Saturday, August 24, 2013

The Queen of Versailles

On the train this weekend, I watched a documentary called The Queen of Versailles. Released in 2012, it follows billionaires David Siegel and his engineer turned beauty queen wife Jackie as they embark to build the largest single family home in America starting in 2008. Siegel is the founder of Westgate Resorts, a large timeshare business. David's plans for his home and his business are rocked by the financial crisis, putting the putting the Versailles project on hold, and the sale of PH Westgate in Las Vegas.

Two financial lessons jumped out at me while watching.

1. The dangers of cheap credit.
During the movie, Westgate's business is highly dependant on credit, both for themselves, and for the people buying time-shares in their company. They sell time-shares to people, at low monthly payments, for long mortgages. Instead of setting up a sustainable business, they leverage the mortages into new projects. When the credit drys up, the business cannot make the payments, resulting in the company having to sell their flagship property in Las Vegas. Near the end of the movie, he says that he should have only had 15 properties, instead of 30.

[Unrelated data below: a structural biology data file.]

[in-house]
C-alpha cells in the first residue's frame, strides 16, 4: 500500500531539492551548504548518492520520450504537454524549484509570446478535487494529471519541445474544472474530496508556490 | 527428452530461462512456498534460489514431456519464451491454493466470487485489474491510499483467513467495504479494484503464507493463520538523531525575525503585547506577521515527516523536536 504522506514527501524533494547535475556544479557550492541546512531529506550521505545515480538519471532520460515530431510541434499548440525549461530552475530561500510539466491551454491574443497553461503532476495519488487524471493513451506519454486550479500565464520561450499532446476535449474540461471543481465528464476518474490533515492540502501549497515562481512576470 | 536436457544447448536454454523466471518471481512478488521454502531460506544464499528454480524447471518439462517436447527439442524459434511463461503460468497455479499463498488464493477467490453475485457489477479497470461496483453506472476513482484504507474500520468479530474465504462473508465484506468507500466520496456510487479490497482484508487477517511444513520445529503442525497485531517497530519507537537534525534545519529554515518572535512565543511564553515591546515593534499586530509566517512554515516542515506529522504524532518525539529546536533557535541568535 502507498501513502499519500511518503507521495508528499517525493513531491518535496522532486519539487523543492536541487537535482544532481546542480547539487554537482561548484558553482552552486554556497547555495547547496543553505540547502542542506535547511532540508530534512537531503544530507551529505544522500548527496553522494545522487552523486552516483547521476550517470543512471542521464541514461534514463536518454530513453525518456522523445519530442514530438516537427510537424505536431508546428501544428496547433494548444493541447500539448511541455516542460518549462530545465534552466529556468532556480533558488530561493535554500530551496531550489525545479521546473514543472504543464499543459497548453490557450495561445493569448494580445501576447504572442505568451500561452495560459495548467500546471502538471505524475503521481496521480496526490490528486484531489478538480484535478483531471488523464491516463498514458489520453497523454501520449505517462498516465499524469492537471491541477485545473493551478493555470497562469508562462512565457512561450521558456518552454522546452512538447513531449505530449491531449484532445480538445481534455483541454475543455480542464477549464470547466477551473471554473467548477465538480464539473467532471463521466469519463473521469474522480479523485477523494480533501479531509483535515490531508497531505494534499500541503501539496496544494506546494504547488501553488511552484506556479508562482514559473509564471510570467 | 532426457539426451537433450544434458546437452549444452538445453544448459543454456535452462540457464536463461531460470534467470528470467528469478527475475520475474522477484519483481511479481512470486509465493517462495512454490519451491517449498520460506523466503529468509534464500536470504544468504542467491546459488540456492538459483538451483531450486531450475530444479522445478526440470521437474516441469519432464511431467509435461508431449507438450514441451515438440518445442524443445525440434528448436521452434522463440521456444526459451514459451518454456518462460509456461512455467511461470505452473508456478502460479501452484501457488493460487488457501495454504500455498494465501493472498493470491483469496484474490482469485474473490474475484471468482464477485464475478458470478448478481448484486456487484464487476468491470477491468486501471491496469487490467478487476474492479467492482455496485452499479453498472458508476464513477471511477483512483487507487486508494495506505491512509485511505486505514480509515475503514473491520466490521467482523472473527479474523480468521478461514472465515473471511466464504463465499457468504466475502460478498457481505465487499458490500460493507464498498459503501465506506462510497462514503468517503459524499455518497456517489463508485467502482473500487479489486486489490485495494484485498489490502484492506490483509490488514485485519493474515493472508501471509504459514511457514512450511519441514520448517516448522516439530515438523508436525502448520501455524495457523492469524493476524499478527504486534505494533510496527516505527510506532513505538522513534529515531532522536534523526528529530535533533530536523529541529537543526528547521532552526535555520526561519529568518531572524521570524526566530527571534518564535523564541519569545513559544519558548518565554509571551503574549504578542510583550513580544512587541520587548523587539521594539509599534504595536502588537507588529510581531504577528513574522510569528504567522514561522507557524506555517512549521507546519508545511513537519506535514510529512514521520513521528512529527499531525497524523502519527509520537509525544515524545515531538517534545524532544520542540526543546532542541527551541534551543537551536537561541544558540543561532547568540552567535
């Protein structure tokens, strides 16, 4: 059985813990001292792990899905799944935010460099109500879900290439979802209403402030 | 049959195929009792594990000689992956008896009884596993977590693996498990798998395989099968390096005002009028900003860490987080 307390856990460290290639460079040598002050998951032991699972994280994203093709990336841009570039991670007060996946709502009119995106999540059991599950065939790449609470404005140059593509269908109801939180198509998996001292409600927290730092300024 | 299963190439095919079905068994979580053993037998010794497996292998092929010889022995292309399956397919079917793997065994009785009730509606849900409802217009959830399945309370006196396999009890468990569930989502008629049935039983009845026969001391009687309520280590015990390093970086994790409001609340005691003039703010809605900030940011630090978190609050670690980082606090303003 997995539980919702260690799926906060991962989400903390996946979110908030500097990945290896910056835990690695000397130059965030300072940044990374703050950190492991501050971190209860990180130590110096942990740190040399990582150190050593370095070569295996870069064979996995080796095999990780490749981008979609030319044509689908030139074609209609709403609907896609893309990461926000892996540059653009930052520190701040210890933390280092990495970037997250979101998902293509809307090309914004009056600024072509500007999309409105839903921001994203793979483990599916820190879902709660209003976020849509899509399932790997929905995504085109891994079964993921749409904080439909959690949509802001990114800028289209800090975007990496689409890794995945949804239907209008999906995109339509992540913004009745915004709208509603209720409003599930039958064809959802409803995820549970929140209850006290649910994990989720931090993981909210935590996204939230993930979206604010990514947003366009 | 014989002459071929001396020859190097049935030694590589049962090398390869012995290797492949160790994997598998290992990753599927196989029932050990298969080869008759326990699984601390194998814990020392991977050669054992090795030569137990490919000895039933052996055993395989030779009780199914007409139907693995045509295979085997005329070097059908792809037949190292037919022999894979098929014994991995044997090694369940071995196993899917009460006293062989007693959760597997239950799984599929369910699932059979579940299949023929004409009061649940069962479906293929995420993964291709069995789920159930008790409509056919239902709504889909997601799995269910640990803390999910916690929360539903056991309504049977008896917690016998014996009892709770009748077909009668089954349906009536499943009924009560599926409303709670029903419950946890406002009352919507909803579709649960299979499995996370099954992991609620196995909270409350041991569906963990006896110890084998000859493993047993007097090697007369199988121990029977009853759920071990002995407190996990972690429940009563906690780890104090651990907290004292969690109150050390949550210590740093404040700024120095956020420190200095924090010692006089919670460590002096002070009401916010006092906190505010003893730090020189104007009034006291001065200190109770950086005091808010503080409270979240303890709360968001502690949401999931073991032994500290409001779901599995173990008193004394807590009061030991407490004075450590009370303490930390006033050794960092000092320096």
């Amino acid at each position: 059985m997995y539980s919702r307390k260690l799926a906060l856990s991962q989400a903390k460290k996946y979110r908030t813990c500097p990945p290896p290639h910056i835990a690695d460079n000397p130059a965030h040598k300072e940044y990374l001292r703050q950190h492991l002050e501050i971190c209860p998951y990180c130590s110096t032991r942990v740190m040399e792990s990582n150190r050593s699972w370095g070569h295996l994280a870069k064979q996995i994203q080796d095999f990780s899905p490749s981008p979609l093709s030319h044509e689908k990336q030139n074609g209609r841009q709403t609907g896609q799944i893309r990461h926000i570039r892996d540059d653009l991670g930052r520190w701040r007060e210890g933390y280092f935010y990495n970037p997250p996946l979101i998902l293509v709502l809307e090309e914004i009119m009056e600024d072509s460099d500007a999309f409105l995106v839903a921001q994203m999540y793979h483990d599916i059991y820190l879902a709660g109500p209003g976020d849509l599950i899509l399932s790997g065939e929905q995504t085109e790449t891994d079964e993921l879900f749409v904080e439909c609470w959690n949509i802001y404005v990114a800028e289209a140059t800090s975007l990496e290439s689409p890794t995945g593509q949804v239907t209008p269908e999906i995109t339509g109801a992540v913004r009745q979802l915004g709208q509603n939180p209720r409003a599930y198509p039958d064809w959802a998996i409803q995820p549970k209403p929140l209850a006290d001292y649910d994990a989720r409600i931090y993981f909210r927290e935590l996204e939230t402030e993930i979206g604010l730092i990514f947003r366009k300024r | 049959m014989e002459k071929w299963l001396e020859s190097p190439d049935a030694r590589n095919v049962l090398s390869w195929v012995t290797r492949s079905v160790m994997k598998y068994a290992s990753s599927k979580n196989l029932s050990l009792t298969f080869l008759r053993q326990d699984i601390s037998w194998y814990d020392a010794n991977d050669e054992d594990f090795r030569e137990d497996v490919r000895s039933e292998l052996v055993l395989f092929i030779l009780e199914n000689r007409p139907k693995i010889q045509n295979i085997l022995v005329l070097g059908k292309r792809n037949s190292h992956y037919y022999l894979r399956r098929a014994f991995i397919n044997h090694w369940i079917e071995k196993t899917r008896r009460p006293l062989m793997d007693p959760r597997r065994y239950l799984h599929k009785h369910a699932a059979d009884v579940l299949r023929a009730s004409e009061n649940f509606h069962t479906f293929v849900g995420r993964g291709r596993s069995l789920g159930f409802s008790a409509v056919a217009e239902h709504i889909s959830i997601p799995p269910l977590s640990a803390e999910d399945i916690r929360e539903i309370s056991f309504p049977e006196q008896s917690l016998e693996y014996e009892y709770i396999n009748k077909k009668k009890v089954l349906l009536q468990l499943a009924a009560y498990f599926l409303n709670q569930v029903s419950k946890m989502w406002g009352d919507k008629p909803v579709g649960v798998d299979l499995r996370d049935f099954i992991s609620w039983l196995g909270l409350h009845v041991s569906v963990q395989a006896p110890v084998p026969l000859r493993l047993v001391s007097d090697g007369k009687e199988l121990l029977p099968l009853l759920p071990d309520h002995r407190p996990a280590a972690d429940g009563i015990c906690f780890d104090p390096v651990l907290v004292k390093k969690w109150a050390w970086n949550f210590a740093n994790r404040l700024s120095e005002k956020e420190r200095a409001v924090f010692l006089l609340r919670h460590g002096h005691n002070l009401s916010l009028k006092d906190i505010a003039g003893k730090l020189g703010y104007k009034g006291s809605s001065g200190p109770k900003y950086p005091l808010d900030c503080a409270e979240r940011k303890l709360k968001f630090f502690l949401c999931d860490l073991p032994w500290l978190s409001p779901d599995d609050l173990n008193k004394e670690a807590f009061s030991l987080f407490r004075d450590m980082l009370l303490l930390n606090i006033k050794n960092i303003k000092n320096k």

2. The dangers of being too invested in your own company.
Although the Siegel's paid cash for their current home, they took out a mortgage on the property to invest back into Westgate. When the company runs into difficulty, the creditors demand that David take a pay cut, putting their current home at risk. At my company, I have the option to buy shares every year at a small discount. Many of my colleagues buy these and remain invested. So their employment, their pension, and their investments are all tied into one company. I buy the shares to gain the advantage of the discount, but then sell and invest in other companies.